Notes Wie On the Web Big Four Showdown
The friend some years ago secured the domain (www.michellewie.com), meaning Wie does not have to pay off whoever might have registered it. Her father, B.J. Wie, said the friend secured as many variations as possible.
But he didn't get all of them.
Going to www.michellewiegolf.com takes viewers to TaylorMade's home page, which sends a mixed signal since Wie has an endorsement contract with Nike.
Wie's agent, Ross Berlin, sent a cease-and-desist letter to TaylorMade, but the Carlsbad, Calif.-based company said it had nothing to do with it. The site was registered by an individual, although why that person would direct viewers to TaylorMade is unclear.
It stirred memories of Cleveland Golf's campaign last year for its new driver, in which it directed customers to its slogan -- 'trajectile-dysfunction.com.' But it left the 'c' out of dysfunction. TaylorMade picked up on the error, secured the domain with the proper spelling, and posted an ad for its own driver.
It only took three weeks in 2005 until the four biggest stars played the same PGA Tour event. This year, fans probably will have to wait until the end of the West Coast swing.
Tiger Woods and Phil Mickelson will be at Torrey Pines this week, but Vijay Singh and Ernie Els are at the Qatar Masters. Woods doesn't play Pebble Beach. Els won't make his PGA Tour debut until the Nissan Open, and Singh is likely to skip that event because he will have played six straight.
That means the stars won't be together for the first time until the Accenture Match Play Championship. And given the fickle nature of that format, they all won't be around for long.
For those wanting a chance to play in a PGA Tour event, it's no longer as simple as paying $400 for a Monday qualifier and trying to grab one of four spots.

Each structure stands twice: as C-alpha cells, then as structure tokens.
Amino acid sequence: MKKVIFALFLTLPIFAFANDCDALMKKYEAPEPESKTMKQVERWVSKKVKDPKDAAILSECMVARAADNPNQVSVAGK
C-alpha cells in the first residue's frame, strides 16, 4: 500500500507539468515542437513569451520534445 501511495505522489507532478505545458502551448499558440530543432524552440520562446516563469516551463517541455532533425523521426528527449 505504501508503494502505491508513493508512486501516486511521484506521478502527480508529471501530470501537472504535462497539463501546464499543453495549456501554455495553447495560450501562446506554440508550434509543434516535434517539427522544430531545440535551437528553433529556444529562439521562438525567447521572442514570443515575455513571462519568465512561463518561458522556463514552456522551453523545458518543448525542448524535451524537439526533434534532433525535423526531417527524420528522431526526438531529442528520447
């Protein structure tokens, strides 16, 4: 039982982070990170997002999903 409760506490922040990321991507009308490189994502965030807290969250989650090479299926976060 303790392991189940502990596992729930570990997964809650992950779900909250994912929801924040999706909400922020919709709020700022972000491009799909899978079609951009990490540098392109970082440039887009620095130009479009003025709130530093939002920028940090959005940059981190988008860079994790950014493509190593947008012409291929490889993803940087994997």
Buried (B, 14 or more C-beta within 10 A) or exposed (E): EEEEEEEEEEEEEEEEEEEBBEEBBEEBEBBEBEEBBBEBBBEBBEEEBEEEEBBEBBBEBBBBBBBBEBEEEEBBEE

Starting this year, anyone who doesn't have status on the PGA or Nationwide tours first must play a pre-qualifier to get into the Monday qualifier. The change was partly to weed out the guys who are lucky to break 90, and to bring equity to qualifiers that have to be played on two courses to accommodate everyone.
The Sony Open avoided the pre-qualifier because only 78 players signed up.
But for the Buick Invitational, which traditionally has one of the largest Monday qualifiers, 174 players were assigned to pre-qualifying last Thursday. A total of 55 players from two courses made it to the Monday qualifier, where they were joined by PGA and Nationwide players.
It allows for better quality of play. But it also could lead to a closed shop on the PGA Tour, because unproven players have to devote an entire week for a long shot. Instead of playing Monday and moving on, they have to spend an entire week in one town, paying for lodging and meals.
'I've heard both sides,' said Gerald Wong of the PGA Southern California section. 'Some guys like the idea of having four spots from one course, and the better players have a better chance of making it. Some guys don't like it, because it's more expensive to stay out there a couple of more days.'
The PGA sections run the Monday qualifiers and get money from the entry fees. Wong said he had roughly as many players as he did last year.
Andy Pazder, vice president of competition for the PGA Tour, said players pay $200 for the pre-qualifier, money that goes to the section. If they make it, they pay another $200 for the Monday qualifier, which goes to the tour. Nationwide players pay $100 for Monday qualifying, while PGA Tour players don't pay anything.
Along with the extra expense, some players might have to choose between playing a mini-tour event or giving up that week for pre-qualifying.
'We do have guys that play mini-tours and they'll try to Monday qualify four or five times,' said Henry Hughes, chief of operations for the PGA Tour. 'But they have to decide where they want to try to play.'
Hughes said the tour's research shows PGA sections will get about the same money, and the fields will be stronger. But the odds of players having a dream round to get into the PGA Tour got significantly longer.